The IRS released its updated procedures for automatic accounting method changes, which are accounting method changes that can be made without the IRS’s consent.
Tax Accounting (Methods & Periods)
A recent law change invites new strategies.
The IRS issued its annual notice specifying the special per-diem rates, including the transportation industry meal and incidental expenses rates, the rate for the incidental-expenses-only deduction, and the rates and list of high-cost localities for purposes of the high-low substantiation method.
Taxpayers that use the accrual method and receive advance payments for good or services were given new rules by the IRS on when to include the advance payments in income.
The Tax Cuts and Jobs Act made some widely applicable but, perhaps, lesser-known changes to accrual accounting rules.
The IRS provided the limitations on depreciation deductions for passenger automobiles first placed in service in 2019 and the amounts of income inclusion for lessees of passenger automobiles first leased during 2019.
Rev. Proc. 2019-13 allows a deduction in succeeding years of excess unrecovered basis remaining after the Sec. 280F first-year limitation.
The IRS issued a safe-harbor procedure that taxpayers may follow for determining the deduction for depreciating passenger vehicles when they are eligible for 100% bonus depreciation but are also subject to the Sec. 280F limits on deductions for luxury automobiles.
The cash method and other favorable rules are now more widely available with Tax Cuts and Jobs Act changes.
TCJA changes also include that eligible property does not have to be new.
The IRS announced procedures for taxpayers to change their accounting method to comply with the amendment of Sec. 451(b) enacted by the tax law known as the Tax Cuts and Jobs Act.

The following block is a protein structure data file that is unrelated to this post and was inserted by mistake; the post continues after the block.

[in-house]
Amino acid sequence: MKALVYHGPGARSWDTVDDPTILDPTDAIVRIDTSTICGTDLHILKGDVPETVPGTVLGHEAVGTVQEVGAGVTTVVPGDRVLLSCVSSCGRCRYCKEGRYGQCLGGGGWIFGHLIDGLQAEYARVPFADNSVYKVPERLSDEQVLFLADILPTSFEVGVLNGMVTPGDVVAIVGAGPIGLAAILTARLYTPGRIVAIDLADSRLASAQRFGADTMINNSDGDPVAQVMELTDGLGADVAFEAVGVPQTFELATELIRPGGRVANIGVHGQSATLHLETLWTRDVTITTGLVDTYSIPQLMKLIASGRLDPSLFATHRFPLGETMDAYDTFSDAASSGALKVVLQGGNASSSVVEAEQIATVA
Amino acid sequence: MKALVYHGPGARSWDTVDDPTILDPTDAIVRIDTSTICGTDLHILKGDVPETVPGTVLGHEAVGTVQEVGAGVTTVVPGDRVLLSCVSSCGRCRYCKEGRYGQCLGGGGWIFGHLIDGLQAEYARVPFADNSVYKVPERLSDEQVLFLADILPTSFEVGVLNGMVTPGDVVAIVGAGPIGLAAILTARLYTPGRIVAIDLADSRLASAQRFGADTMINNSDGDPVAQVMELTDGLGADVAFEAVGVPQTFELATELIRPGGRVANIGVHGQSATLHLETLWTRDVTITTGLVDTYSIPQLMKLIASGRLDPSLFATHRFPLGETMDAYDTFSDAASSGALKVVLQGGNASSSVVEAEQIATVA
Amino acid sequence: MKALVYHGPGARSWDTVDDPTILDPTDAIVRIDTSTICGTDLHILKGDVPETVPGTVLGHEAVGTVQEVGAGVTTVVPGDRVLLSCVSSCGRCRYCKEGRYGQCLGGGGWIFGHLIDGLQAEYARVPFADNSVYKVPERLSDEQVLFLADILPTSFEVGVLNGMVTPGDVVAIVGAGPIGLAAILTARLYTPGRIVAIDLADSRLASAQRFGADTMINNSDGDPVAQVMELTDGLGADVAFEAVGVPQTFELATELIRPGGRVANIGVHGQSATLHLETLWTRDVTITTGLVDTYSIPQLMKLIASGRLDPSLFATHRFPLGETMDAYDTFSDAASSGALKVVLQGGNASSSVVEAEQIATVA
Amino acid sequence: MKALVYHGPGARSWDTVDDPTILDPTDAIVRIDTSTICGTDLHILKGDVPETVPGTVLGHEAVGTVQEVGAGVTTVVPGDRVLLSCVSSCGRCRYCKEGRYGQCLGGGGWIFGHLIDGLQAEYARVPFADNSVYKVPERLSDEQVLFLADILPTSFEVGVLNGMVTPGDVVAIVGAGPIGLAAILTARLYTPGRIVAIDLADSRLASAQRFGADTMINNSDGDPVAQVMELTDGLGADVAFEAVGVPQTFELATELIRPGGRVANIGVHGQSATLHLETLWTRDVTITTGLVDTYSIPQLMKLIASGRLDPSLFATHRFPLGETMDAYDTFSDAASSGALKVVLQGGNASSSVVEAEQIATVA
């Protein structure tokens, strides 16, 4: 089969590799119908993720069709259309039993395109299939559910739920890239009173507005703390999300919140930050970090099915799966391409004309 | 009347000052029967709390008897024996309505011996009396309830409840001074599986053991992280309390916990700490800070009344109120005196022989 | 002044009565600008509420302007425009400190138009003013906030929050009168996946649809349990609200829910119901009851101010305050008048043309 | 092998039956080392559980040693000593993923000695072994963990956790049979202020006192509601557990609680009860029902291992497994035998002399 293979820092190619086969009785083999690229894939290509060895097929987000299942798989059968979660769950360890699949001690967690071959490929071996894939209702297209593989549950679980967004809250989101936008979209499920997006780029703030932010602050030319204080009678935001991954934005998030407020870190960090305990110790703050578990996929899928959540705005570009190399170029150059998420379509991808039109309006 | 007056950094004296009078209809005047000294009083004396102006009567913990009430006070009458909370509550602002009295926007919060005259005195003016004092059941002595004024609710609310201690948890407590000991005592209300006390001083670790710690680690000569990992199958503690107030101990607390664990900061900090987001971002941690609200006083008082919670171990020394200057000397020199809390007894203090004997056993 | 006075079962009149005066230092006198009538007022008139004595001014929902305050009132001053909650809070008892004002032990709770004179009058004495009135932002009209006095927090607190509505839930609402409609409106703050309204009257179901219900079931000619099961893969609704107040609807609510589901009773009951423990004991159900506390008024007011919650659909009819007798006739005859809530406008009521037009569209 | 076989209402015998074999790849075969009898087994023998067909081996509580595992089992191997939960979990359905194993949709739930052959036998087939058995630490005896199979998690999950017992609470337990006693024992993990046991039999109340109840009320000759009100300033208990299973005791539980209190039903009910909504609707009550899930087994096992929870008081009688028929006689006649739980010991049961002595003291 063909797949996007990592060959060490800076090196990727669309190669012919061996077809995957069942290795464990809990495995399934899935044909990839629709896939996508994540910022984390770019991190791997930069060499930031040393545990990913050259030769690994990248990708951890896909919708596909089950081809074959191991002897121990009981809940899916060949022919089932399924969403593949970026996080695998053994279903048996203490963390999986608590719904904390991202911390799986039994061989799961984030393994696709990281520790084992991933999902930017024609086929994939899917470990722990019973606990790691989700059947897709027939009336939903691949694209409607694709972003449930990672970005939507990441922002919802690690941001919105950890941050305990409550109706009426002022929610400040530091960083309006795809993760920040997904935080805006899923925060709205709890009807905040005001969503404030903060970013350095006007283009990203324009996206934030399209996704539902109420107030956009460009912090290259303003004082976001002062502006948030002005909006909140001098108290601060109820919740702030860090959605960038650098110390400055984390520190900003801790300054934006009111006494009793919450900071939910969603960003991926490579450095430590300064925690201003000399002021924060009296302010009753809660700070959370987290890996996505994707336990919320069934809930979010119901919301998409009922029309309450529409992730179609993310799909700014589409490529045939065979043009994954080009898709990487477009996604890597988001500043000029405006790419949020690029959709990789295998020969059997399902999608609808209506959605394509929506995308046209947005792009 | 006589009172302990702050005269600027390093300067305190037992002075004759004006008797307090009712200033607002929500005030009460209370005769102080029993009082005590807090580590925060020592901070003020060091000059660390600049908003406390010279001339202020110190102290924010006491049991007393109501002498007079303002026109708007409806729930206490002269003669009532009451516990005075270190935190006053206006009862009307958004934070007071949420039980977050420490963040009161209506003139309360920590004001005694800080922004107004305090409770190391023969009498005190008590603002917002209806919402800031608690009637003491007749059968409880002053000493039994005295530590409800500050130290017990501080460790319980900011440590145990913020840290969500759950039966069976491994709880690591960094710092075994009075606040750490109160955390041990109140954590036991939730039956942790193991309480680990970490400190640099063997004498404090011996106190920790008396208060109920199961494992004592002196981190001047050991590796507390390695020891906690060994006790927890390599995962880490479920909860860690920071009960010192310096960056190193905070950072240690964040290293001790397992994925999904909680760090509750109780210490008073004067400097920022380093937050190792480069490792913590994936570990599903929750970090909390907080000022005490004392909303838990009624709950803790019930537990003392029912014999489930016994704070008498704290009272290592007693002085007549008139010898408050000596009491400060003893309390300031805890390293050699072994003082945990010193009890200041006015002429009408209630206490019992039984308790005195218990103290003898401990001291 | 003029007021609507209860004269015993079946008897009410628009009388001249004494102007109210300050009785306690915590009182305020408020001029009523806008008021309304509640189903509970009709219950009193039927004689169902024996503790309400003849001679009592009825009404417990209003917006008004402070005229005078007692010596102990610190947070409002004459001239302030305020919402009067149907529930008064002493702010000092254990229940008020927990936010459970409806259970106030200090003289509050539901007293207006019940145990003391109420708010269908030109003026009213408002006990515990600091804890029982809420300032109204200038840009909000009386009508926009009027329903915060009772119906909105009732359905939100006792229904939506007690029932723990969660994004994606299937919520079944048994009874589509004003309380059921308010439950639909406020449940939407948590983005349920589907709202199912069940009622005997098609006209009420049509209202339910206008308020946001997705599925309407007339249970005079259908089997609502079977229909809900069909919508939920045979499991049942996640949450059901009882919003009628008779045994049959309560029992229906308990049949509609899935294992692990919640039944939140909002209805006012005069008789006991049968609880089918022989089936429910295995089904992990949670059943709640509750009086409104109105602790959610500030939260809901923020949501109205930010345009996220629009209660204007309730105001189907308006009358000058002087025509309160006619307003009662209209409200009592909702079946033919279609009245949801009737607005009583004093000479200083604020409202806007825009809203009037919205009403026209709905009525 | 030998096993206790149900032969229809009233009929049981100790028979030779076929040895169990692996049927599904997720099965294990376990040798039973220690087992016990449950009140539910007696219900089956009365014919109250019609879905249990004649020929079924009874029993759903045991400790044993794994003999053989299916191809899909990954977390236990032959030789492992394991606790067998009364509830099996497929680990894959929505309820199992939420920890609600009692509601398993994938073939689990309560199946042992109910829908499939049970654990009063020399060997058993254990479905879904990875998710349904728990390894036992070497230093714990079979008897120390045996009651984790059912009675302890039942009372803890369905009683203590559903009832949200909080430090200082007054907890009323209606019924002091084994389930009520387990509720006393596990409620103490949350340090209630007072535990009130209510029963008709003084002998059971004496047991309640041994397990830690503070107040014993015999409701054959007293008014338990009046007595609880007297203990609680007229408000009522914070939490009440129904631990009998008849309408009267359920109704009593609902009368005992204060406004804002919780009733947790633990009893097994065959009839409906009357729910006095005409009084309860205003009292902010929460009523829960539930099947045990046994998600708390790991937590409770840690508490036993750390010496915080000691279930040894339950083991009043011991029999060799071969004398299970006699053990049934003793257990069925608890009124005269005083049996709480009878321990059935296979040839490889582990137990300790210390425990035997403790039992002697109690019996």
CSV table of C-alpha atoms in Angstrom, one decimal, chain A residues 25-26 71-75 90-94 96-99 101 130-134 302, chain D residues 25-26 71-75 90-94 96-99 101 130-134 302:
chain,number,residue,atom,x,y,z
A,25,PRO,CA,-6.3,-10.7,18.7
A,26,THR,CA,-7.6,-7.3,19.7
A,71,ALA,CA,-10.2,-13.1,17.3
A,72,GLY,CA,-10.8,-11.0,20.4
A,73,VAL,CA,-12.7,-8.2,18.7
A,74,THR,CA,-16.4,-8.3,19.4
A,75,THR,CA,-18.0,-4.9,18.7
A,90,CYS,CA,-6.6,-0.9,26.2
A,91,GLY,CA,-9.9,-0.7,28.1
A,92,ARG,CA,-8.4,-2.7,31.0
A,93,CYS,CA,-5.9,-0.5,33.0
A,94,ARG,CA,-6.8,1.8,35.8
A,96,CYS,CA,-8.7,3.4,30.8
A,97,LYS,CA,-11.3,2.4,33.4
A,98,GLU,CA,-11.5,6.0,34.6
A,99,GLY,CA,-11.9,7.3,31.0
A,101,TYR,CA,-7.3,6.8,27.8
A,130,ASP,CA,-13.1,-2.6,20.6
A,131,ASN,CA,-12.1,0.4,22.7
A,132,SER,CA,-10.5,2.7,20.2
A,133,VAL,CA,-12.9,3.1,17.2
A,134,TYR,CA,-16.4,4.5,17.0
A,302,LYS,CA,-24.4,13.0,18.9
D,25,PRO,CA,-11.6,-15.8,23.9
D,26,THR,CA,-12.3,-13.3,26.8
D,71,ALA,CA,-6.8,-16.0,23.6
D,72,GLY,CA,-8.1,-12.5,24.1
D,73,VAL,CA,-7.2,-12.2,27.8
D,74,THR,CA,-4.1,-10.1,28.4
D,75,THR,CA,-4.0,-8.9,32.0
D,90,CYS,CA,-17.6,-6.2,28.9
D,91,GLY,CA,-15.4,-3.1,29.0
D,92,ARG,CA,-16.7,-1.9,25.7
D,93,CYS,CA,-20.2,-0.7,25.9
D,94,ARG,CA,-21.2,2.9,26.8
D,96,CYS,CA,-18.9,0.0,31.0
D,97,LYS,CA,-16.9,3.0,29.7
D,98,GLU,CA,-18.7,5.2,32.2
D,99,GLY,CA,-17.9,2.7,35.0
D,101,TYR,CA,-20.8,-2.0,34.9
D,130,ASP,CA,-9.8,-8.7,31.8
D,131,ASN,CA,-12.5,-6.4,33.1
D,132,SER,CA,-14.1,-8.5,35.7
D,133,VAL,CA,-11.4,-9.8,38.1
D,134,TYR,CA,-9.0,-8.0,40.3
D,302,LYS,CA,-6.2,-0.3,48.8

The IRS issued final regulations on the use of negative adjustments under Sec. 263A’s simplified methods for determining costs that must be capitalized.
The IRS is proposing to remove regulations on advance payments and long-term contracts to reflect amendments to Sec. 451 included in the law known as the Tax Cuts and Jobs Act.
The IRS issued proposed regulations providing guidance on Sec. 168(k), which was amended by P.L. 115-97, known as the Tax Cuts and Jobs Act, to increase the allowable first-year depreciation deduction for qualified property from 50% to 100%.
Forthcoming regulations will cover consolidated groups and carryforward of pre-TCJA interest expense.
The IRS issued updated procedures for automatic accounting method changes. The new rules generally apply to changes on or after May 9, 2018.
The IRS has issued initial guidance on the new rules governing the deductibility of business interest in Sec. 163(j), as amended by the Tax Cuts and Jobs Act of 2017.
FASB issued new rules that provide financial statement preparers with an option to reclassify stranded tax effects within accumulated other comprehensive income resulting from the Tax Cuts and Jobs Act.
Companies with deferred tax assets may report surprisingly lower net income in 2017 even though they will benefit from lower income tax rates under the new tax law in 2018.
Even the simplest uses of this increasingly popular medium of exchange will likely involve a basis calculation for tax purposes.